ASX lifts as Wall Street kicks off crucial week with gains

By Jessica Yun

The Australian sharemarket has continued to build on its early morning gains, also reflecting a cheerful Wall Street which was looking ahead to a week full of updates on where interest rates and profits for some of the stock market’s most influential companies are heading.

The S&P/ASX 200 was up 0.5 per cent, or 33.7 points, to 7340.1 points at 1.10pm AEST, as materials and energy stocks lifted the bourse.

Wall Street closed higher across the board.
Wall Street closed higher across the board.Credit: Reuters

Sayona Mining is the day’s best performer so far, with an 8 per cent gain, followed by Pilbara Minerals with 7.5 per cent. Chalice Mining also rose 5.9 per cent.

Meanwhile, Domino’s Pizza is at the bottom of the bourse, down 6.2 per cent after its second quarterly results showed that revenue of $US1.02 billion ($1.5 billion) undershot analysts’ expectations of $US1.07 billion. Core Lithium, which started the day at the bottom of the pack losing nearly 12 per cent of its share price in the morning, has regained some ground and is down 4.9 per cent. Credit Corp Group is also floundering, down 3.3 per cent.

Market heavyweights BHP and Rio Tinto are also lifting the share market, with gains of 3.9 per cent and 3.8 per cent, respectively.

Wall Street ticked higher overnight to start a week full of updates on where interest rates and profits for some of the stock market’s most influential companies are heading.

The S&P 500 rose by 0.4 per cent. The Dow Jones gained 0.5 per cent and the Nasdaq composite added 0.2 per cent.

Roughly 30 per cent of companies in the S&P 500 are scheduled to tell investors this week how much they earned from April through June. Key among them are three big tech behemoths that have grown so large that their stock movements often dictate where the S&P 500 goes.


Alphabet, Meta Platforms and Microsoft will all report their results this week, and they’re three of the seven stocks that accounted for the majority of the S&P 500’s gain in the first half of the year. Each of the three has soared at least 37 per cent for this year so far, and they’ll need to deliver strong numbers to justify their big rallies.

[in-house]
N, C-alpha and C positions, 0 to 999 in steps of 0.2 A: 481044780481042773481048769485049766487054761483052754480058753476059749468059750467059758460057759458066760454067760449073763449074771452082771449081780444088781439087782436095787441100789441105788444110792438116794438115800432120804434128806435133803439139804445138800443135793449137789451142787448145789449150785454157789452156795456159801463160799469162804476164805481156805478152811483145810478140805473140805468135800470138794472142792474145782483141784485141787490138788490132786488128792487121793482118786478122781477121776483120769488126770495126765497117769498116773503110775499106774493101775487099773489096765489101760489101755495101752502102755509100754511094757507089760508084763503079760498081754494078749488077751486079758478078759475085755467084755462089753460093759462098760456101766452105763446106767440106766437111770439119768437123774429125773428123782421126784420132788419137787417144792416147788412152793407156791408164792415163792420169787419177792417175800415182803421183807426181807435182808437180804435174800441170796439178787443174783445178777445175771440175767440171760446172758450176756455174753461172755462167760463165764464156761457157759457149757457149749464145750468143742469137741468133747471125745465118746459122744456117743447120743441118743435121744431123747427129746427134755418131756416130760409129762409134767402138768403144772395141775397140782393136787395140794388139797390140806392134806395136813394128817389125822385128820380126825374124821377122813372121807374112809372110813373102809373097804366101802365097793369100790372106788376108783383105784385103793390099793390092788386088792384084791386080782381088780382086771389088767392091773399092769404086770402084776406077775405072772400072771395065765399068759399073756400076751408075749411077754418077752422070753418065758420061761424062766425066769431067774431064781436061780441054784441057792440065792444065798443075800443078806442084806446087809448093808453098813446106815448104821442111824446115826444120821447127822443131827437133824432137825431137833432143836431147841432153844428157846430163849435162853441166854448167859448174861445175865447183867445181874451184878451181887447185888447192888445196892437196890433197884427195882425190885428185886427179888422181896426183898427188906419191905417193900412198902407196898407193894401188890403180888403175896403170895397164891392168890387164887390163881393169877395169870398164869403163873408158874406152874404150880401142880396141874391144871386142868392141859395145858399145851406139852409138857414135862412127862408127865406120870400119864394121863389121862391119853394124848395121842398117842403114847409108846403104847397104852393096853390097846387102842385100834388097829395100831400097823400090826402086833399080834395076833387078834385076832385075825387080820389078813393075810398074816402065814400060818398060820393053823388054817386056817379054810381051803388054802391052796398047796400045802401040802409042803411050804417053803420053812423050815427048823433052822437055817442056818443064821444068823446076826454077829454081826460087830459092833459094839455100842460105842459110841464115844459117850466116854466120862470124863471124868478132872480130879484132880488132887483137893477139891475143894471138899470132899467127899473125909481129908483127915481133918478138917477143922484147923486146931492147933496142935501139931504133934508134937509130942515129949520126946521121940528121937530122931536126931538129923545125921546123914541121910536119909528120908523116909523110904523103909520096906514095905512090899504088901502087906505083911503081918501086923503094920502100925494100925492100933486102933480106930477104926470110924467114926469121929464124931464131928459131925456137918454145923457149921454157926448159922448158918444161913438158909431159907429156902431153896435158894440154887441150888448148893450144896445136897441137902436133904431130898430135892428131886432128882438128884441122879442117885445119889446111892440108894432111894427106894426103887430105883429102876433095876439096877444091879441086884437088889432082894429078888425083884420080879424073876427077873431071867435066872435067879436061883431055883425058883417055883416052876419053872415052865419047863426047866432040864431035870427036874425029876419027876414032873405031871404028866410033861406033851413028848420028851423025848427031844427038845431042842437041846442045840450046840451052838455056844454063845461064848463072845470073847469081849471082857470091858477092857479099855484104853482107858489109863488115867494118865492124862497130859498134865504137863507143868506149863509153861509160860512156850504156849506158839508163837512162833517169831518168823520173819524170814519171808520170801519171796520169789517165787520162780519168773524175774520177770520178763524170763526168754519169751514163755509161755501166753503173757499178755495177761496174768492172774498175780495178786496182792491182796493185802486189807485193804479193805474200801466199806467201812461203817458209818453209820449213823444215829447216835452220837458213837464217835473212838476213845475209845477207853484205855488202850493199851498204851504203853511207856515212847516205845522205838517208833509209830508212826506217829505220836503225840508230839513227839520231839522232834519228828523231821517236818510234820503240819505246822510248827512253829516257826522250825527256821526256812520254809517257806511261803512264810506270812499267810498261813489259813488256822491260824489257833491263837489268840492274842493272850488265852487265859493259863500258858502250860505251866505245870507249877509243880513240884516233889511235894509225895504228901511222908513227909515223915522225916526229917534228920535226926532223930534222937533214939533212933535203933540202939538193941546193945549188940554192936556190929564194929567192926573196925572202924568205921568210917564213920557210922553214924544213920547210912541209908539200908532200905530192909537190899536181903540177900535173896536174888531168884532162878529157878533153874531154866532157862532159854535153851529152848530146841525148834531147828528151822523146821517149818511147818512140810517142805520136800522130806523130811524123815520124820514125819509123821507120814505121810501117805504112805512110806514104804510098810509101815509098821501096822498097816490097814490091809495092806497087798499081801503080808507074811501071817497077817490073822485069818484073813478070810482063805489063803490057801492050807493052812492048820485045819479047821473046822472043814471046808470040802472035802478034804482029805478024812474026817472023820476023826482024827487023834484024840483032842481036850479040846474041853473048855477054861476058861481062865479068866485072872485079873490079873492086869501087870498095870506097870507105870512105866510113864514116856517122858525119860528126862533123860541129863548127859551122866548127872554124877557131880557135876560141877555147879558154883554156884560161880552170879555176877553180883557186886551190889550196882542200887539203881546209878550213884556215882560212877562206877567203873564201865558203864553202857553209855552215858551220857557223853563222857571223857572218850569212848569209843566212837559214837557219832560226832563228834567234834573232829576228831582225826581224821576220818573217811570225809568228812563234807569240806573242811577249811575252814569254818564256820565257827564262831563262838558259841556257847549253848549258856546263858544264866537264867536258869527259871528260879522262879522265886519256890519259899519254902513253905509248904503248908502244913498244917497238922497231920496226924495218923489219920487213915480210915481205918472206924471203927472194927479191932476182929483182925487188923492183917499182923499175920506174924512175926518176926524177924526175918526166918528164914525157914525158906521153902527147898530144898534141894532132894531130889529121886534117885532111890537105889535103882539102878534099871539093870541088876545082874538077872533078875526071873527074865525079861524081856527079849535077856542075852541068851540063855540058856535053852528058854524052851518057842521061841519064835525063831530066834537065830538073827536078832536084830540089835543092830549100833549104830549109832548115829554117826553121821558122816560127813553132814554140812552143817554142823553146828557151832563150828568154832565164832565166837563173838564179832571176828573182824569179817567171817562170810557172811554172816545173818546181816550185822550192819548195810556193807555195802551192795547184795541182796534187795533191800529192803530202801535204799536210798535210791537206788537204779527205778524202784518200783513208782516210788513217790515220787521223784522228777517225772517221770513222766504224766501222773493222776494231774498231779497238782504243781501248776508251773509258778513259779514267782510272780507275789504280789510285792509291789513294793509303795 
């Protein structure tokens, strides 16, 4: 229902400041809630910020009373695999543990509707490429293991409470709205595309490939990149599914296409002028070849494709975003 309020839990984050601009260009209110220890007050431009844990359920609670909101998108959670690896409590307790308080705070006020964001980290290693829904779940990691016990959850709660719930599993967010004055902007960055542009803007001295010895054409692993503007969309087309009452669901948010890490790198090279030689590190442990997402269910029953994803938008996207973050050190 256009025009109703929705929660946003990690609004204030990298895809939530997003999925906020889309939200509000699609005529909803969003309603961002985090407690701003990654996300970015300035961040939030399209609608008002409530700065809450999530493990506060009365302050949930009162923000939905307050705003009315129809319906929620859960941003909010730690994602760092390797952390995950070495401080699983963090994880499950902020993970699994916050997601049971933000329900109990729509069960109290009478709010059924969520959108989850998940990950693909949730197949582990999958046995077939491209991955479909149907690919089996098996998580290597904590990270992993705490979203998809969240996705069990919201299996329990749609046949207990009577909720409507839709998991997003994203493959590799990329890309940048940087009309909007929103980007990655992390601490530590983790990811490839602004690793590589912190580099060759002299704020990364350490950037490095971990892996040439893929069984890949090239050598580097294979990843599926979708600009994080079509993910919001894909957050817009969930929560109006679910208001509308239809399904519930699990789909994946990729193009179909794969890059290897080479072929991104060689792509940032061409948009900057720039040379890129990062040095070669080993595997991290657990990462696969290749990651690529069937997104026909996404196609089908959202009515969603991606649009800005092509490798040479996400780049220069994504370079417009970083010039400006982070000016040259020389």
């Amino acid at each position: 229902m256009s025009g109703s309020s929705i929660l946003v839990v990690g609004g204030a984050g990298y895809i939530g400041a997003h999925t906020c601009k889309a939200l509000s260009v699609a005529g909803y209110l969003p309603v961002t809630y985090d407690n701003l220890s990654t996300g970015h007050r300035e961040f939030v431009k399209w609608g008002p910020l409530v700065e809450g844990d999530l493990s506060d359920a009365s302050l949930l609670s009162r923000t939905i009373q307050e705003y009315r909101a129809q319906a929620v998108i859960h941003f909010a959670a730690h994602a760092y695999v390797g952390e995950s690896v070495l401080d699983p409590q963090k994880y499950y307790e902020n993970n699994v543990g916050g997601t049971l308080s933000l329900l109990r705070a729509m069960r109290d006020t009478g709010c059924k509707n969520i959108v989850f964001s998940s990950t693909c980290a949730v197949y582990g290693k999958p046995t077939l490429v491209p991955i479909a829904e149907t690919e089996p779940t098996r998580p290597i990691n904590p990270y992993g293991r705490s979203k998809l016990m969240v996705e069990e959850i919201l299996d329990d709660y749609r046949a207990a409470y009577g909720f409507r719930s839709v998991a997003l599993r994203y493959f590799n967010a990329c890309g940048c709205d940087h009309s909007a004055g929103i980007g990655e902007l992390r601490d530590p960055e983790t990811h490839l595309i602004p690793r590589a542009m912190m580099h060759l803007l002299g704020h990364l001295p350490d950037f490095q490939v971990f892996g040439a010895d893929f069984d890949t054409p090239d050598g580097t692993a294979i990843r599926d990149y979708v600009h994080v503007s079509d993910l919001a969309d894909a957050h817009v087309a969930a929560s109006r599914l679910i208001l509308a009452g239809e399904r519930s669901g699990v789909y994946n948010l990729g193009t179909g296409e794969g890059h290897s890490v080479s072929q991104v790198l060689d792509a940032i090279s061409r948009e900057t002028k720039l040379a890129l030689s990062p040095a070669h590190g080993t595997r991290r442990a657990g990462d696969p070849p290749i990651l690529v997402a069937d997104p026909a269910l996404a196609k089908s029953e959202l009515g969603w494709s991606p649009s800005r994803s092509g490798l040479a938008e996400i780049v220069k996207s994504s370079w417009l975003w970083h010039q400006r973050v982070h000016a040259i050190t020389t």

The market’s top stocks have become so big and their movements so influential over the market that Nasdaq rebalanced its Nasdaq 100 index before trading began on Monday, to lessen the impact some stocks have on the overall index.

Perhaps even more important than how profits at the Big Tech titans go is what the Federal Reserve will say Wednesday at its latest meeting on interest rates.

The wide expectation is that the Fed will raise its federal funds rate again, to its highest level since 2001, as it fights to bring inflation down. But the hope among traders is that will be the final increase of this cycle because inflation has been cooling since last summer.

A report on Monday suggested the US services industry is continuing to grow, but at a slower pace than economists expected. On the upside for the economy, the preliminary report from S&P Global also suggested US manufacturing isn’t doing as badly as feared. Overall, growth in business activity during July appears to be at its slowest in five months.

Stocks have rallied hard this year, and the S&P 500 is up 18.6 per cent on hopes the economy can continue to grow as inflation cools enough to get the Fed to not only stop hiking rates but to begin cutting them next year. Such a not-too-hot and not-too-cold outcome would mean the Fed pulls off a tricky “soft landing” for the economy.

“A lot would need to go right for such an outcome, in our view,” strategists at BlackRock Investment Institute wrote in a report. Rate hikes take a notoriously long time to take full effect across the economy, and they can cause unanticipated parts of it to break.

The BlackRock strategists also warned that profits may be under pressure in the second half of the year as increased wages for workers eat into profit margins.

The big run for stocks in the S&P 500 this year also leaves them looking expensive compared with history, even outside the big seven stocks that have driven most of the gains, according to Doug Ramsey, chief investment officer of The Leuthold Group.

He calls this “another chance to buy high” after the market’s rebound from the 2020 COVID crash.

In the bond market, the yield on the 10-year Treasury rose to 3.87 per cent from 3.84 per cent late Friday. It helps set rates for mortgages and other important loans.

In markets abroad, European stocks were mixed after data suggested manufacturing and services industries across the continent are weaker than expected. The European Central Bank will meet on interest rates Thursday.


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